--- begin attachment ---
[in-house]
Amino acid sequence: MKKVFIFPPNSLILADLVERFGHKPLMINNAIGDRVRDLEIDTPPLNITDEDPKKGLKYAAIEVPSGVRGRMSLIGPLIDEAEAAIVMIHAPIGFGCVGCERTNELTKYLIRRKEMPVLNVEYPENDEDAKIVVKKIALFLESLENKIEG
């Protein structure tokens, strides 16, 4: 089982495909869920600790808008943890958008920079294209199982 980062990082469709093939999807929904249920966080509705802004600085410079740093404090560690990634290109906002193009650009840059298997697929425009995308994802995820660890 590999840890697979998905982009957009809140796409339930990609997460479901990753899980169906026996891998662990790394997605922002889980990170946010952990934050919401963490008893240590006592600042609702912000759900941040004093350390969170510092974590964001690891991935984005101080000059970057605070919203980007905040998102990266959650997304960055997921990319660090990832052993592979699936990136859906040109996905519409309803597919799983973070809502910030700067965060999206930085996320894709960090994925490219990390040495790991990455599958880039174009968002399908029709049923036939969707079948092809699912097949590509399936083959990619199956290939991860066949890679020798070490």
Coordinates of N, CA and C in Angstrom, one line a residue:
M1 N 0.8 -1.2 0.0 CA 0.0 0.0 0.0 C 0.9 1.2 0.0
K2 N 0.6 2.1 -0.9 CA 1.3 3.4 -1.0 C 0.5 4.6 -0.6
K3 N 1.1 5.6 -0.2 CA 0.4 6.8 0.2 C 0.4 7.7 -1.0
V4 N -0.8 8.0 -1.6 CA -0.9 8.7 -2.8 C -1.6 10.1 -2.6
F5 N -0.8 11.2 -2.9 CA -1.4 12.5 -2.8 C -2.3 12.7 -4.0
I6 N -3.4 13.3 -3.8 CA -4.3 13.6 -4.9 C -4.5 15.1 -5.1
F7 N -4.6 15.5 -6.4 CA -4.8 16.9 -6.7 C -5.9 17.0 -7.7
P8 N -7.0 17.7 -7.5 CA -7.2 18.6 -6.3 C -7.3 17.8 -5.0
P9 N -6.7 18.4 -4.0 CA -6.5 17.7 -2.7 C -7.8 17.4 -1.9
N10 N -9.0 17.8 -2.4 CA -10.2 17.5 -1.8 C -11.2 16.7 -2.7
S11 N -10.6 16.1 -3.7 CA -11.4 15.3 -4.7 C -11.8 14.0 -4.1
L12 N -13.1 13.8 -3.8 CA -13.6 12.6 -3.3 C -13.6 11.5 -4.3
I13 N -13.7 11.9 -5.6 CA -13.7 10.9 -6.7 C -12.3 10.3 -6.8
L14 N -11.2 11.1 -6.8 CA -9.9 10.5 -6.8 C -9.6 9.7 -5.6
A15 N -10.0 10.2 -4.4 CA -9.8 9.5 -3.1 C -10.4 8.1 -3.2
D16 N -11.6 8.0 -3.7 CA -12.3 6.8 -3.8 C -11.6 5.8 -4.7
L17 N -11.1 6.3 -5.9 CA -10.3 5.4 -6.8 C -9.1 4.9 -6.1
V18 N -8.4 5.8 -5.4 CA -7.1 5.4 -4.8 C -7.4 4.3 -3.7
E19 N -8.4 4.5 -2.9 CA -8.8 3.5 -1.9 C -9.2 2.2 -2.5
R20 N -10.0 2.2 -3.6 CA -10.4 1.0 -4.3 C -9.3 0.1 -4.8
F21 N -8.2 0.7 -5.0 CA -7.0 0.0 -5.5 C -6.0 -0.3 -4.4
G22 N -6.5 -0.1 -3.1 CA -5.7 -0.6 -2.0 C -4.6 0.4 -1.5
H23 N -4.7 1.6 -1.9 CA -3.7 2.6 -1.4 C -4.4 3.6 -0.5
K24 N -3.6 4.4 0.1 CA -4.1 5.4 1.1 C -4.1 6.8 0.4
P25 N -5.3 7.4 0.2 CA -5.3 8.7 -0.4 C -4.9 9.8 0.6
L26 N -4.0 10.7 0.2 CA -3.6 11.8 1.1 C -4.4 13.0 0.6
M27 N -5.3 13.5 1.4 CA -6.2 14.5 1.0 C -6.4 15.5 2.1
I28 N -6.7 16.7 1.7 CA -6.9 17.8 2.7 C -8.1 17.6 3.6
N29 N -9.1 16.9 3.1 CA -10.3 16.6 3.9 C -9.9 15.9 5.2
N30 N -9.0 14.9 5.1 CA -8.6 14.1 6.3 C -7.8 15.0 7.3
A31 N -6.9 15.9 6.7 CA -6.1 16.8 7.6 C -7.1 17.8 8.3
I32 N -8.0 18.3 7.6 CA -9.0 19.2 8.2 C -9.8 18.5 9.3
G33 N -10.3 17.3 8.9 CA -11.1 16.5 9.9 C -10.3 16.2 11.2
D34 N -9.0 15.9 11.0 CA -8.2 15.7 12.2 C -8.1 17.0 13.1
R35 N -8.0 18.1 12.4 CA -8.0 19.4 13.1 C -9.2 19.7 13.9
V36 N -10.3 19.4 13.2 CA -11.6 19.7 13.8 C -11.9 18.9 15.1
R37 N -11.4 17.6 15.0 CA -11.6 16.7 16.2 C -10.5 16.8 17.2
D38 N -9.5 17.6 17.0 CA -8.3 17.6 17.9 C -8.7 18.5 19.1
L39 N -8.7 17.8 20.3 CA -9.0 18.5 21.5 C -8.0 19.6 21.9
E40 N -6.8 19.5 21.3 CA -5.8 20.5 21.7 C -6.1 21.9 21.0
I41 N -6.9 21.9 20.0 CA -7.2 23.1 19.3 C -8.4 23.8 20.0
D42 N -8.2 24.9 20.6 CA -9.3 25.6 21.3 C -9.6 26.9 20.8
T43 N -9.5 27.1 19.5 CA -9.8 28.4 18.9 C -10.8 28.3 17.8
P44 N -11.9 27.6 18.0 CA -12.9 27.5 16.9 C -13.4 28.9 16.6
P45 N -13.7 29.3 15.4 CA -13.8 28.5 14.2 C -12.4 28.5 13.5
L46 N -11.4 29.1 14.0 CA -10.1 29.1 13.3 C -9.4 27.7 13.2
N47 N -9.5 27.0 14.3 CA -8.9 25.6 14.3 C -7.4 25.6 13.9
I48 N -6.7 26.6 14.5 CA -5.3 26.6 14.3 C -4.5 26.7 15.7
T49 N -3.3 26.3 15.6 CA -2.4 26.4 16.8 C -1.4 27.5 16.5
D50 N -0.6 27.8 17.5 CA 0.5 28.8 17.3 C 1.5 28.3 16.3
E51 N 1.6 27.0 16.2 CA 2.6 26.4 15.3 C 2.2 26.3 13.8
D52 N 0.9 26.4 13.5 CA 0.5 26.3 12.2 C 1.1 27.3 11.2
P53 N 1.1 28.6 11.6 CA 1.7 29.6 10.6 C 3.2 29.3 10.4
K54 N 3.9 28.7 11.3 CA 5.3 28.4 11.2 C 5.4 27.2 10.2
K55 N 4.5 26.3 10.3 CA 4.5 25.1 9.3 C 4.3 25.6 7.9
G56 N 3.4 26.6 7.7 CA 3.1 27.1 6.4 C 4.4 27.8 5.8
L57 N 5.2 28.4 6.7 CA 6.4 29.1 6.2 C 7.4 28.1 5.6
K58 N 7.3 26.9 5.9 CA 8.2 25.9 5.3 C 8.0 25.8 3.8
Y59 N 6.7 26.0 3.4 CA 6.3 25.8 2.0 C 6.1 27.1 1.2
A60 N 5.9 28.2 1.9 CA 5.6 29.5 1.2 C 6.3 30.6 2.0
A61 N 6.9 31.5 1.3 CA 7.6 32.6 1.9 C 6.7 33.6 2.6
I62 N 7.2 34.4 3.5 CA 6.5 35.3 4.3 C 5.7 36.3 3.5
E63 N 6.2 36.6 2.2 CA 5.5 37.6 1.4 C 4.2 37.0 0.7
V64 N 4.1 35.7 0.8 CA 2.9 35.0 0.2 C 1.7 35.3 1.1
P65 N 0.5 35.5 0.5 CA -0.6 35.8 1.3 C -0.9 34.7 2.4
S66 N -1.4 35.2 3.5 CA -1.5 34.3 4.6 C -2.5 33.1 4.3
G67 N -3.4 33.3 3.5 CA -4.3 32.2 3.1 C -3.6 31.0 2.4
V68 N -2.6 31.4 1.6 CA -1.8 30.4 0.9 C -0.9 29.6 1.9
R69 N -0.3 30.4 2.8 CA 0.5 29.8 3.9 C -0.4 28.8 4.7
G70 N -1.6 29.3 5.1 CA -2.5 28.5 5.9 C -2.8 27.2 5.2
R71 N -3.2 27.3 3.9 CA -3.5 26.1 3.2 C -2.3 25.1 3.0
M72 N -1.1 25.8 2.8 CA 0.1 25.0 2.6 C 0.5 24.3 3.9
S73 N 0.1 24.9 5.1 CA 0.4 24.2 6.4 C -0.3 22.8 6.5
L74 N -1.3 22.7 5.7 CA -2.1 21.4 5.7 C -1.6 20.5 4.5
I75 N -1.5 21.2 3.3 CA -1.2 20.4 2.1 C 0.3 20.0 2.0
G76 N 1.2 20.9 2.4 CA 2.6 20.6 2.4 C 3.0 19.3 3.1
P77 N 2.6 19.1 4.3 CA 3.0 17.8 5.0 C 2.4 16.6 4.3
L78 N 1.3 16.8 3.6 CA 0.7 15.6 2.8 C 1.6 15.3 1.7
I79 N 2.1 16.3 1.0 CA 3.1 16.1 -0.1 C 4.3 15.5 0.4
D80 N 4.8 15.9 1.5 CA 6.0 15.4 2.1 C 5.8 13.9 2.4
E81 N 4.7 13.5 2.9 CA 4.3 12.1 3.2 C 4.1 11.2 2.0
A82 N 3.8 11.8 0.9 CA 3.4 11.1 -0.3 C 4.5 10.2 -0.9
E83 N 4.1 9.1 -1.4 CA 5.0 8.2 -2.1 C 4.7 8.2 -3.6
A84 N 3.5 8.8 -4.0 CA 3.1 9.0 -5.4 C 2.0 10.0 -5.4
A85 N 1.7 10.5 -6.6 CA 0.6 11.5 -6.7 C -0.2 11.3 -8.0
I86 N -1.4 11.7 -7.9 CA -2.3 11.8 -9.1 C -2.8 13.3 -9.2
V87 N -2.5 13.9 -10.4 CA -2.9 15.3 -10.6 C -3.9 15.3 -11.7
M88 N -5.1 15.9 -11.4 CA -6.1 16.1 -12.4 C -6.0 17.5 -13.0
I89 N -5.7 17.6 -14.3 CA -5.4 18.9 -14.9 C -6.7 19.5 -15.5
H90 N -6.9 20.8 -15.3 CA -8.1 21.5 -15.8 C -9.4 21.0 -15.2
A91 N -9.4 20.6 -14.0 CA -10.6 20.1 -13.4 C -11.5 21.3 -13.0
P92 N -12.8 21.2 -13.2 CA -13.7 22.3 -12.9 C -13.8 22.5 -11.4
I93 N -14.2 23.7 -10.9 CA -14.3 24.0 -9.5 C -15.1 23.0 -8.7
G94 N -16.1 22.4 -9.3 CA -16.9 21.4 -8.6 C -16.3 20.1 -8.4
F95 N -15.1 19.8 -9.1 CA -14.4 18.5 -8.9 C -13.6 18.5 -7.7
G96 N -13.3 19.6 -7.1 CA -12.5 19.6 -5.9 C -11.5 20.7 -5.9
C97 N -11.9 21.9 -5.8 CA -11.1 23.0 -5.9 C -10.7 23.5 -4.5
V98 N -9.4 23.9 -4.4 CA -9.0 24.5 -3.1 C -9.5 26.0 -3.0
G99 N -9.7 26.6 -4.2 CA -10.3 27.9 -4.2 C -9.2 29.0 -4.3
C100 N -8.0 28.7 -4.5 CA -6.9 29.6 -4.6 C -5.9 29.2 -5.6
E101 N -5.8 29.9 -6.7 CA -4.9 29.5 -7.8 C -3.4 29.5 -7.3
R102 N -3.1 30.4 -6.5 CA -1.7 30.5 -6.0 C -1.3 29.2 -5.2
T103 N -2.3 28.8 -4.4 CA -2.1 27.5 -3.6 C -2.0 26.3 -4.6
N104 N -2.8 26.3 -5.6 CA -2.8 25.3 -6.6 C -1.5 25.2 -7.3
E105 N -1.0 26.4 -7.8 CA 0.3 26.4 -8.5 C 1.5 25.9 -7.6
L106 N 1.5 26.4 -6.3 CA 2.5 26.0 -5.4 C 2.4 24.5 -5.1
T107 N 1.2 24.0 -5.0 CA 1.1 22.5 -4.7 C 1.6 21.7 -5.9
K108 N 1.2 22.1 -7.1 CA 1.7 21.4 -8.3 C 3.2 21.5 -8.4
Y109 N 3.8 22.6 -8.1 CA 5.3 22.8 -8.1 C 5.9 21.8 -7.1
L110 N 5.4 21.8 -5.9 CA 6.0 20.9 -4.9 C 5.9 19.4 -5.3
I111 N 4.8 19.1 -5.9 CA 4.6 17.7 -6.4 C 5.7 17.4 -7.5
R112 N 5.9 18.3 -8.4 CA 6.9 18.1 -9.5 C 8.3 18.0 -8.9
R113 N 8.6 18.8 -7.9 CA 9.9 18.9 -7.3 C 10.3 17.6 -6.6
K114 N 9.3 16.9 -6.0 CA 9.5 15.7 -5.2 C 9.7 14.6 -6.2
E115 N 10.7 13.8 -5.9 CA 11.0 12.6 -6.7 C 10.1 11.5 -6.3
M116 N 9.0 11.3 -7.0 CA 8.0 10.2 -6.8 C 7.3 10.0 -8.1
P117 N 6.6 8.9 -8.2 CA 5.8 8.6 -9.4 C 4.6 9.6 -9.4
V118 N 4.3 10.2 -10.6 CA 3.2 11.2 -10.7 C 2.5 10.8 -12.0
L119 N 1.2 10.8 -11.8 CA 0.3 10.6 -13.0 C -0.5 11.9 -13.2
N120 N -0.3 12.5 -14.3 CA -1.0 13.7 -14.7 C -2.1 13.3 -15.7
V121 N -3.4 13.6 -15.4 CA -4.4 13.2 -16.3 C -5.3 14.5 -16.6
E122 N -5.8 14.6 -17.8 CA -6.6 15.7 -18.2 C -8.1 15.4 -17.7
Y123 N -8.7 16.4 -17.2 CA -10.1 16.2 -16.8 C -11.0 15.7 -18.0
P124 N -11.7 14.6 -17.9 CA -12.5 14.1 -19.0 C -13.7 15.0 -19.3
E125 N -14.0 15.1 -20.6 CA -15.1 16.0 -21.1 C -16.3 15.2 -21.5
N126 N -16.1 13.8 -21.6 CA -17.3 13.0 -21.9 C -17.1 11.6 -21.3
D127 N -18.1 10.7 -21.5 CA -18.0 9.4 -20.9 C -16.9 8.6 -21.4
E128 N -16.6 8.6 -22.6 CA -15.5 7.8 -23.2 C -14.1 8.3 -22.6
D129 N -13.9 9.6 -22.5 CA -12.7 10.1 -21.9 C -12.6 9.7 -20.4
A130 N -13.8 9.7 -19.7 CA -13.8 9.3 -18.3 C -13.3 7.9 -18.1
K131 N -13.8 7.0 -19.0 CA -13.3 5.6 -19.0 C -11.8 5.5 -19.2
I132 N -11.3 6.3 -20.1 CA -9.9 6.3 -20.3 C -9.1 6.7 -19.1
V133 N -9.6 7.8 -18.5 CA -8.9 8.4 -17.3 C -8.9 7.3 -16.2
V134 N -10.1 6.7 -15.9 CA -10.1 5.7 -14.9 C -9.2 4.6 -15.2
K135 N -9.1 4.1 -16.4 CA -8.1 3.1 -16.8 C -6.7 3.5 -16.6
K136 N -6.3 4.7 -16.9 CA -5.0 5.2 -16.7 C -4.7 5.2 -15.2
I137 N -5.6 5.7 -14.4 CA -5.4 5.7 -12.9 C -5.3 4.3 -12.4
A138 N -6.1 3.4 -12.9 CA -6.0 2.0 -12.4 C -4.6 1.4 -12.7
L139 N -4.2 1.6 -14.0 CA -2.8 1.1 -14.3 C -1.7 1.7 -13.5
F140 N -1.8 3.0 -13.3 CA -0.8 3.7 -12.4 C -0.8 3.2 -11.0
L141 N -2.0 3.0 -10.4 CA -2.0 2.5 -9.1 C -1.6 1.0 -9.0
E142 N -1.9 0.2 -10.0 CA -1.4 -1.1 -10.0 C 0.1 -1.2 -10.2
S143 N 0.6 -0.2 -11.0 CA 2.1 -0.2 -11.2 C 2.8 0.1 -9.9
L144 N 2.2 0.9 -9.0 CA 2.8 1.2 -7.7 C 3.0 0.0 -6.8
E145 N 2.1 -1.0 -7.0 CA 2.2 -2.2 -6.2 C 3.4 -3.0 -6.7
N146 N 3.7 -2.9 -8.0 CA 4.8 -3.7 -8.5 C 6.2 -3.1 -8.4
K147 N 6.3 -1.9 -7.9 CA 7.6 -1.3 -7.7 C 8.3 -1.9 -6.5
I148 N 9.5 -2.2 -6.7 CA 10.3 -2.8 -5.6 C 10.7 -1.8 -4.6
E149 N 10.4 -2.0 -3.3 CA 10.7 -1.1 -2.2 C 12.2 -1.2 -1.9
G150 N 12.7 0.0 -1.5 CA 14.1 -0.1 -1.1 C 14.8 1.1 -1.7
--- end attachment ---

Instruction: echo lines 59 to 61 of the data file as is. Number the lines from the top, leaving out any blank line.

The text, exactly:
K55 N 4.5 26.3 10.3 CA 4.5 25.1 9.3 C 4.3 25.6 7.9
G56 N 3.4 26.6 7.7 CA 3.1 27.1 6.4 C 4.4 27.8 5.8
L57 N 5.2 28.4 6.7 CA 6.4 29.1 6.2 C 7.4 28.1 5.6